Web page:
And that is very disappointing to the family of pharmacy and is a clear demonstration of a mean-spirited form of leadership.
There is a meeting of this government investigating committee in Sydney this coming Tuesday and I really suspect that minds will be made up unless someone on the invitation list has some “out of the box” input that might illustrate that pharmacy has some creative answers that can suitably align with government thinking.
This week we have published a mix of thoughts on some futuristic activities that are almost on our doorstep, as well as other thoughts that relate to change – safety issues that run with work-flow changes that may need to be thought through.
Digital Nomads – Providing Clinical Services That Appeal is a story that the next generation of HMR pharmacists might aspire to, with an armament that makes you a force to be reckoned with.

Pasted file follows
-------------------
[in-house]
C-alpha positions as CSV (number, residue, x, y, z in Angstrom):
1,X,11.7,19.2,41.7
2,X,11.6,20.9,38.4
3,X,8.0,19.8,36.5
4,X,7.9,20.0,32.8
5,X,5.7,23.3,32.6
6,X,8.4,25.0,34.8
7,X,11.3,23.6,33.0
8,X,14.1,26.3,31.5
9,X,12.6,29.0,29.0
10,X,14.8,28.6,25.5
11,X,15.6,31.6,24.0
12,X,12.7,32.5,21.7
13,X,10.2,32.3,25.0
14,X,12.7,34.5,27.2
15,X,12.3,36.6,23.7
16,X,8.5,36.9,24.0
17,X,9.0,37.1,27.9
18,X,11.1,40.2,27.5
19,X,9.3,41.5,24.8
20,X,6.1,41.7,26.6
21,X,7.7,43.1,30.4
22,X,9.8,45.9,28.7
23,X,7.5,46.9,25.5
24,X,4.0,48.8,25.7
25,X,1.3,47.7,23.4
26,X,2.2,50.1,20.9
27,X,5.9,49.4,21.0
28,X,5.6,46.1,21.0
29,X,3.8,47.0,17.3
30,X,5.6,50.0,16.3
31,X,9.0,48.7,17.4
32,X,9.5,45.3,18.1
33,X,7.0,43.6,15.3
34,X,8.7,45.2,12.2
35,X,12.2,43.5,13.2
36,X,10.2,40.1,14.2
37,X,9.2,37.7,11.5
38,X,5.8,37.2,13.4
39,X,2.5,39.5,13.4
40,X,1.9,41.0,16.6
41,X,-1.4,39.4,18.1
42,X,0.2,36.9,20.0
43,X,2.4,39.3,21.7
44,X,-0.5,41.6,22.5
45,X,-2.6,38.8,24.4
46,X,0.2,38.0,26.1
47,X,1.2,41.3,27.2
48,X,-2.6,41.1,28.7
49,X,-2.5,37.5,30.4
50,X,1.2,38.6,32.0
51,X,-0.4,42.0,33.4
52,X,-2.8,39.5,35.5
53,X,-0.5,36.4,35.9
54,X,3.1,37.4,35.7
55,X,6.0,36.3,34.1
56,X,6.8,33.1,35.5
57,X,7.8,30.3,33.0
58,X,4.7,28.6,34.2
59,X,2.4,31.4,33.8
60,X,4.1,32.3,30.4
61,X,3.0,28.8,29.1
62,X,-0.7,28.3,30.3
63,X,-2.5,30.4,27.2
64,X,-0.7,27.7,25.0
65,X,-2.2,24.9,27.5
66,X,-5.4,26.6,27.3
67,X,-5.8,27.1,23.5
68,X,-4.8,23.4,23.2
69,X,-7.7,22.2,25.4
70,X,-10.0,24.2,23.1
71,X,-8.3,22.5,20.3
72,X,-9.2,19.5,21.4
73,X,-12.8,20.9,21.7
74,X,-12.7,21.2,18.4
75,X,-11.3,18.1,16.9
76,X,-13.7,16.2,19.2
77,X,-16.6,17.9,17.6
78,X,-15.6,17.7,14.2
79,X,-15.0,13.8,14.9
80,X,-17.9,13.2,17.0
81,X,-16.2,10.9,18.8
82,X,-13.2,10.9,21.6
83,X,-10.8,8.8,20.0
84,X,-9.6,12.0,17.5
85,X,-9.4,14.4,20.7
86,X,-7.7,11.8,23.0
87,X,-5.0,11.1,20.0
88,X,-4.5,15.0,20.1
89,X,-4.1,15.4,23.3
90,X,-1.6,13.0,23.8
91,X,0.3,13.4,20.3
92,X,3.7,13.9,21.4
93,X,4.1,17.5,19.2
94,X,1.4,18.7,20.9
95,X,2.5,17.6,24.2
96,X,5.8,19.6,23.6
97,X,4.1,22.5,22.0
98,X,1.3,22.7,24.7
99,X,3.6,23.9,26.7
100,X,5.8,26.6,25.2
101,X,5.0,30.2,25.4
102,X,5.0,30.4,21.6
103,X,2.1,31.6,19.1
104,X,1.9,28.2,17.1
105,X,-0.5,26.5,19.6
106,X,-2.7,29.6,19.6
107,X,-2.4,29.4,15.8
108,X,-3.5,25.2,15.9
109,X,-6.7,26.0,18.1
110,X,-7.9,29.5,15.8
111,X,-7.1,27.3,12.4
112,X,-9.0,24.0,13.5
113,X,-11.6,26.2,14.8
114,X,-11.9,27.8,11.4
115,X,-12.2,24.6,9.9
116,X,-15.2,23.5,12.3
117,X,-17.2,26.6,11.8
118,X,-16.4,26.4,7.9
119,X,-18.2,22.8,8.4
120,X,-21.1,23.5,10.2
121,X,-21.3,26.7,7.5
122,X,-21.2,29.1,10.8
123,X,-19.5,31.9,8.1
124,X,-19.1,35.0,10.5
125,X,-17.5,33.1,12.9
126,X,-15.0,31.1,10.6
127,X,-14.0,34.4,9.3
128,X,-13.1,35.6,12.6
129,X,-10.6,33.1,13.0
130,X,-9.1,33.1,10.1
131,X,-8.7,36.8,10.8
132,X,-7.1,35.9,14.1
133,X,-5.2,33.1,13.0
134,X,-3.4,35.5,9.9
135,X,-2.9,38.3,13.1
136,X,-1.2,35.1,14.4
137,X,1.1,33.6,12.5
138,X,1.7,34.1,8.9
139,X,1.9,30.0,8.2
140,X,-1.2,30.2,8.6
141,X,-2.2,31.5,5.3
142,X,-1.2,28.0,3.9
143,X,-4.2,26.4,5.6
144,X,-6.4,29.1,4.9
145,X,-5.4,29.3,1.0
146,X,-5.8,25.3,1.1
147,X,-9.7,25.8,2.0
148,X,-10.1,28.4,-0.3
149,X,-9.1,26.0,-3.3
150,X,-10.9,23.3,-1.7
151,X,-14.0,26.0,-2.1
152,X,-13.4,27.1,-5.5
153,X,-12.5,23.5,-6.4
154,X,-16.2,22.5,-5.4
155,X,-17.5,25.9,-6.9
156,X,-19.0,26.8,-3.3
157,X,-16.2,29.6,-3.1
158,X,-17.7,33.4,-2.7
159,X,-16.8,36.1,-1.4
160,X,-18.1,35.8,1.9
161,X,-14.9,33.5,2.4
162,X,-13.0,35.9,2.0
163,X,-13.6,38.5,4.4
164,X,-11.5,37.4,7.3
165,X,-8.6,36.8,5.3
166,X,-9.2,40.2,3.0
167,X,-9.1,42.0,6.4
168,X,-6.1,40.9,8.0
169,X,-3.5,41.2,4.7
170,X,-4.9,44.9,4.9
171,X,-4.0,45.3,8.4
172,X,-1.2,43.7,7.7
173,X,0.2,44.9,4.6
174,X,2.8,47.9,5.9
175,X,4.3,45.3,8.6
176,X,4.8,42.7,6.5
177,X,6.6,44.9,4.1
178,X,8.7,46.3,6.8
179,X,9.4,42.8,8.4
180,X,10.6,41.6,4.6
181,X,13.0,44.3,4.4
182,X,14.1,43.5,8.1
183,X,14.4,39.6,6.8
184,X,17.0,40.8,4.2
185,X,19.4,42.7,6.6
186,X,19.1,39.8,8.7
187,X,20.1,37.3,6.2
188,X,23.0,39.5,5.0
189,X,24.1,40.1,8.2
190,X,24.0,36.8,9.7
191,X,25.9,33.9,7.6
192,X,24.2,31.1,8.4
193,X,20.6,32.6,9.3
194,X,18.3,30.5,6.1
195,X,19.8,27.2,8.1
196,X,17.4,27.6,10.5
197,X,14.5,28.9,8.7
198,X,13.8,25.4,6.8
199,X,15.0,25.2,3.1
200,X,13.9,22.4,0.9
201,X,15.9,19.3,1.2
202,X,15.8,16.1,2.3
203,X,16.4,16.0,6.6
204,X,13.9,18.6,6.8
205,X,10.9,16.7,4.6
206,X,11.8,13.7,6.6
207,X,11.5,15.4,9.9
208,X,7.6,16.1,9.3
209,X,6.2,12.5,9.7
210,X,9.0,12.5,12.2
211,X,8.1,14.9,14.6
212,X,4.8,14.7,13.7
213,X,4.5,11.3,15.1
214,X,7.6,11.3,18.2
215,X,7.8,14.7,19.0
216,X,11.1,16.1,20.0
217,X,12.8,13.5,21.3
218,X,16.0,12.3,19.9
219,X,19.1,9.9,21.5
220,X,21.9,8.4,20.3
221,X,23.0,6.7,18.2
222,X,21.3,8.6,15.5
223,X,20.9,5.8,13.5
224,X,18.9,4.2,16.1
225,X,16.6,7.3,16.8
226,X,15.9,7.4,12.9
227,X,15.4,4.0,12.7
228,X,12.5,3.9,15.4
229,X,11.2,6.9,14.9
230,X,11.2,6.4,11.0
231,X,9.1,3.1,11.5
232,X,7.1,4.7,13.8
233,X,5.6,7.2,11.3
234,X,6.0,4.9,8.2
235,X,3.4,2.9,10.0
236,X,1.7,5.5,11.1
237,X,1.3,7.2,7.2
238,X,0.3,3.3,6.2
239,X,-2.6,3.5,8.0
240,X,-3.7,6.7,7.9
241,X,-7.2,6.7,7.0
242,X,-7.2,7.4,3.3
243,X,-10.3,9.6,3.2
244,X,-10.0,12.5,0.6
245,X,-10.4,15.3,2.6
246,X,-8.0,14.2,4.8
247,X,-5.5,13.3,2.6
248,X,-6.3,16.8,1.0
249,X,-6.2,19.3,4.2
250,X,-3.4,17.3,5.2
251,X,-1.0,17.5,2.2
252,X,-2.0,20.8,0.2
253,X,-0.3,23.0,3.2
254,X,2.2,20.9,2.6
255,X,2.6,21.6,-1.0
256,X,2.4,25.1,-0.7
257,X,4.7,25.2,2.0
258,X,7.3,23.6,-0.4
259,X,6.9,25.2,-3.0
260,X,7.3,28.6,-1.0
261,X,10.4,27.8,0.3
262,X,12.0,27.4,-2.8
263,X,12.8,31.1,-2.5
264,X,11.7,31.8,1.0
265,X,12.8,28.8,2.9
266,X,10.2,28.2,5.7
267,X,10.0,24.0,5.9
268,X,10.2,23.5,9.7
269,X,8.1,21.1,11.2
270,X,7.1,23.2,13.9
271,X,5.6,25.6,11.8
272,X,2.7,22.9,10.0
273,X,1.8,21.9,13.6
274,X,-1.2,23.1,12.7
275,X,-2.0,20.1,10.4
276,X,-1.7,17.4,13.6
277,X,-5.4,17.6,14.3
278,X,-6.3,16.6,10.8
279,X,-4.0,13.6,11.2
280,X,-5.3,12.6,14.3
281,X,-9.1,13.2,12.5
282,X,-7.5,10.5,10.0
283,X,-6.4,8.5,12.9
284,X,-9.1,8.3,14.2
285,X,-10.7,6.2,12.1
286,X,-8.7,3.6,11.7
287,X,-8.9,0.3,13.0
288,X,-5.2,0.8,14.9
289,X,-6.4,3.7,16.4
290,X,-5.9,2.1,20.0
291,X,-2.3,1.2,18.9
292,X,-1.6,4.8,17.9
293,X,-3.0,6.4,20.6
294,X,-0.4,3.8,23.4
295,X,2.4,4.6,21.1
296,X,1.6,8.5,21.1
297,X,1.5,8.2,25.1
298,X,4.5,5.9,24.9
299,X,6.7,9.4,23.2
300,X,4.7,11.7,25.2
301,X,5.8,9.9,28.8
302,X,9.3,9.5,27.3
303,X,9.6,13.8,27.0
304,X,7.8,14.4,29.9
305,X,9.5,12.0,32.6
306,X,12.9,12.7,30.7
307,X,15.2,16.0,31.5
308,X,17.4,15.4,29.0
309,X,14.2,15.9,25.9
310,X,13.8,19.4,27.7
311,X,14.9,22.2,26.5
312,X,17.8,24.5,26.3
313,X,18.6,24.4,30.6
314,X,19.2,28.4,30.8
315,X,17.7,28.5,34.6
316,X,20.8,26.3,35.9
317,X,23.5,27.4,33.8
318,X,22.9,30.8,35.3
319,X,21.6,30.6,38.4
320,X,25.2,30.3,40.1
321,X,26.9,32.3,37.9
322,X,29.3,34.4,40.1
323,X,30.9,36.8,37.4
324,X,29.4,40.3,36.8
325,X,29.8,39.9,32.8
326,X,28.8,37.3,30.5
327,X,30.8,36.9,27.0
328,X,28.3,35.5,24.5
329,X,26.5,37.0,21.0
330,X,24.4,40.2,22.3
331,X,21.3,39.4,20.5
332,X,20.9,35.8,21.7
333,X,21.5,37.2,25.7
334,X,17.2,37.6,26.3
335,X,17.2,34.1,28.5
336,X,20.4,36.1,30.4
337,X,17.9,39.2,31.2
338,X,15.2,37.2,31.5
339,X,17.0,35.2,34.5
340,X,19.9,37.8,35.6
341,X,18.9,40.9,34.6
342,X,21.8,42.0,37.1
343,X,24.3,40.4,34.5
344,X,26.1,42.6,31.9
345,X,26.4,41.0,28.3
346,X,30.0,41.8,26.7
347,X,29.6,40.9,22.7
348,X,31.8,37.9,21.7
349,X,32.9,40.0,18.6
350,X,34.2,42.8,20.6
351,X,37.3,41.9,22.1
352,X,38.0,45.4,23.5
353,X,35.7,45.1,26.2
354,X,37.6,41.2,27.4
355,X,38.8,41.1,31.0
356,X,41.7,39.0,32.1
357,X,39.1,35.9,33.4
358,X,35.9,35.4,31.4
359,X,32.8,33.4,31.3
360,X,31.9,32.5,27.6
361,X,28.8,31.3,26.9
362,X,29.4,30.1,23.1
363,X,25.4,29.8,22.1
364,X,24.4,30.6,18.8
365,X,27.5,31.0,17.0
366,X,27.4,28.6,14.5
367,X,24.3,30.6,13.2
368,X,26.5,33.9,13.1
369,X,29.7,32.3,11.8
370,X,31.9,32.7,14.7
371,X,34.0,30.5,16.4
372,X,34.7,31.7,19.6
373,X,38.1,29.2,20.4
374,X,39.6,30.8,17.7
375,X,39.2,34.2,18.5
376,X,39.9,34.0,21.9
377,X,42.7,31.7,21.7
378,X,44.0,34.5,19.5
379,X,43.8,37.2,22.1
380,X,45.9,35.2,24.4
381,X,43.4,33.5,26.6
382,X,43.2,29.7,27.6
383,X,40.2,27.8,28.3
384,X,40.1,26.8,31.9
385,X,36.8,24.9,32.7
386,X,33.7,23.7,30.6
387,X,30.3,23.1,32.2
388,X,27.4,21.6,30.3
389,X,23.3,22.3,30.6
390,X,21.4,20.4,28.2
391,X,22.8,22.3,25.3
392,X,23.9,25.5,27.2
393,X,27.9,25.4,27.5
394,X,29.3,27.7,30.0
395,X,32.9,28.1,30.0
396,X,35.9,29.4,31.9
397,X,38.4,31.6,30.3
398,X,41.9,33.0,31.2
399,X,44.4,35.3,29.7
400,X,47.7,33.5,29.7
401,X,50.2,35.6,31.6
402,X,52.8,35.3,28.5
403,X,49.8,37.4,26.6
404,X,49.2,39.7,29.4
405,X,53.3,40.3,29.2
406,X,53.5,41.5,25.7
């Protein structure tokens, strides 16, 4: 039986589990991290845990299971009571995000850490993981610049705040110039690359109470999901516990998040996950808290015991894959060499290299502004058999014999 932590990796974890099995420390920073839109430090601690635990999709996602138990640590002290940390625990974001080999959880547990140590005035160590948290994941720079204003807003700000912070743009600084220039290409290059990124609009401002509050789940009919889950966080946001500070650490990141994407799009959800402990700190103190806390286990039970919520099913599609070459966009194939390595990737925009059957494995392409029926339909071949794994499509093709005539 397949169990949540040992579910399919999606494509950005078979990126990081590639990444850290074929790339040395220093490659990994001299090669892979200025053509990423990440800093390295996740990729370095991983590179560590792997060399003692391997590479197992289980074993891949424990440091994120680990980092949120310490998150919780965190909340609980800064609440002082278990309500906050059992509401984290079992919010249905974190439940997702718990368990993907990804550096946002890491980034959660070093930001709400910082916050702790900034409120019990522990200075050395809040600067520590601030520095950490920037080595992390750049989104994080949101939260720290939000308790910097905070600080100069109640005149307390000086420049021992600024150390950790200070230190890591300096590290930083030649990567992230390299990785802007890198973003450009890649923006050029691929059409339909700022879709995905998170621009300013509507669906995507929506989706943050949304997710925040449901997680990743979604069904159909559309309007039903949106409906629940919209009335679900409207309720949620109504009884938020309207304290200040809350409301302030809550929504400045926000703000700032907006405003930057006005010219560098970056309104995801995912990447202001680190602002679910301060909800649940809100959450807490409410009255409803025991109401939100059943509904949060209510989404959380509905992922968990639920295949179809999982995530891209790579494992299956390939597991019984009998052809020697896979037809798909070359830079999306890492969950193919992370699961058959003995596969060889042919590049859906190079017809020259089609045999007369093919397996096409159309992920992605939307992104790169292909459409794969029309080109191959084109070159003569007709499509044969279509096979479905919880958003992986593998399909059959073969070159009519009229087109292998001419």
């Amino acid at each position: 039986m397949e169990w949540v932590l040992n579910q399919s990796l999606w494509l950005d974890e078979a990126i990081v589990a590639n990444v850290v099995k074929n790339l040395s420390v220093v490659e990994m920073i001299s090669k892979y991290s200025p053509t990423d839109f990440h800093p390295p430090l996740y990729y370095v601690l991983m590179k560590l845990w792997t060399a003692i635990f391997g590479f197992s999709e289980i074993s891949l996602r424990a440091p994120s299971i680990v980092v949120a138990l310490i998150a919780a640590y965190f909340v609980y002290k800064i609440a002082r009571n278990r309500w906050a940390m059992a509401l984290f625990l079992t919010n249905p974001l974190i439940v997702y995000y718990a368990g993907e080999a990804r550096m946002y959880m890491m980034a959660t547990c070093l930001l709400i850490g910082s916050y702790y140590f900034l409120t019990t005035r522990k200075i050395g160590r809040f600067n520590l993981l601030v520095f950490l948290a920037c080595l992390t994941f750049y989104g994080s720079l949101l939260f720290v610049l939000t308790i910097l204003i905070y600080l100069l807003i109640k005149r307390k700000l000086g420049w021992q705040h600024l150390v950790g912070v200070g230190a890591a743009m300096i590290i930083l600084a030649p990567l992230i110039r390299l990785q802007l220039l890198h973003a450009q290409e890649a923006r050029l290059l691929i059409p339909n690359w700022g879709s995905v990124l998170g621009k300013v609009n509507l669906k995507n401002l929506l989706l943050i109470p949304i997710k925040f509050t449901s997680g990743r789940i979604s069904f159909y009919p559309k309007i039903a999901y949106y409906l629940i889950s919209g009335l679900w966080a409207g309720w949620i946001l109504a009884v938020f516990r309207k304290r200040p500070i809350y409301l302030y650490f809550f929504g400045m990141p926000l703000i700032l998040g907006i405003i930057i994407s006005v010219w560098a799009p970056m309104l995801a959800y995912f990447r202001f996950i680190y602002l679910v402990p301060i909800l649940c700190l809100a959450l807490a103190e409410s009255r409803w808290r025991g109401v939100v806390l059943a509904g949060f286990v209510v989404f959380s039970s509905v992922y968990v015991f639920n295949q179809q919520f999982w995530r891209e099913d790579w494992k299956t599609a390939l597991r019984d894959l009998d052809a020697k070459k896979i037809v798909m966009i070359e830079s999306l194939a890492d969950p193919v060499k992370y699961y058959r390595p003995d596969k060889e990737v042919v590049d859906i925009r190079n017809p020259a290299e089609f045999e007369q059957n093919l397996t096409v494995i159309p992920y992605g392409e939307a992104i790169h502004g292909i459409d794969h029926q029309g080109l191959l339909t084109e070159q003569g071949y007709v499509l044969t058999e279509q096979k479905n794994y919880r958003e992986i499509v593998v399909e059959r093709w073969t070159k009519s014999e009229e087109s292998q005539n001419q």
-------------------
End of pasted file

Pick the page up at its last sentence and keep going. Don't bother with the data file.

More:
And the lifestyle can be as exotic as you are able to make it because other creatives in other professions have already mapped out the process and are willing to share it with you.
Whether you are single, married or have a family the lifestyle can be adapted to suit all family members.
Nissan Foresees Offices Powered by Electric Cars – We see Electric Cars Becoming Offices Occupied by Digital Nomads
This story fits in with the previous in that electric cars are about to be mass-produced, and are also designed to share power.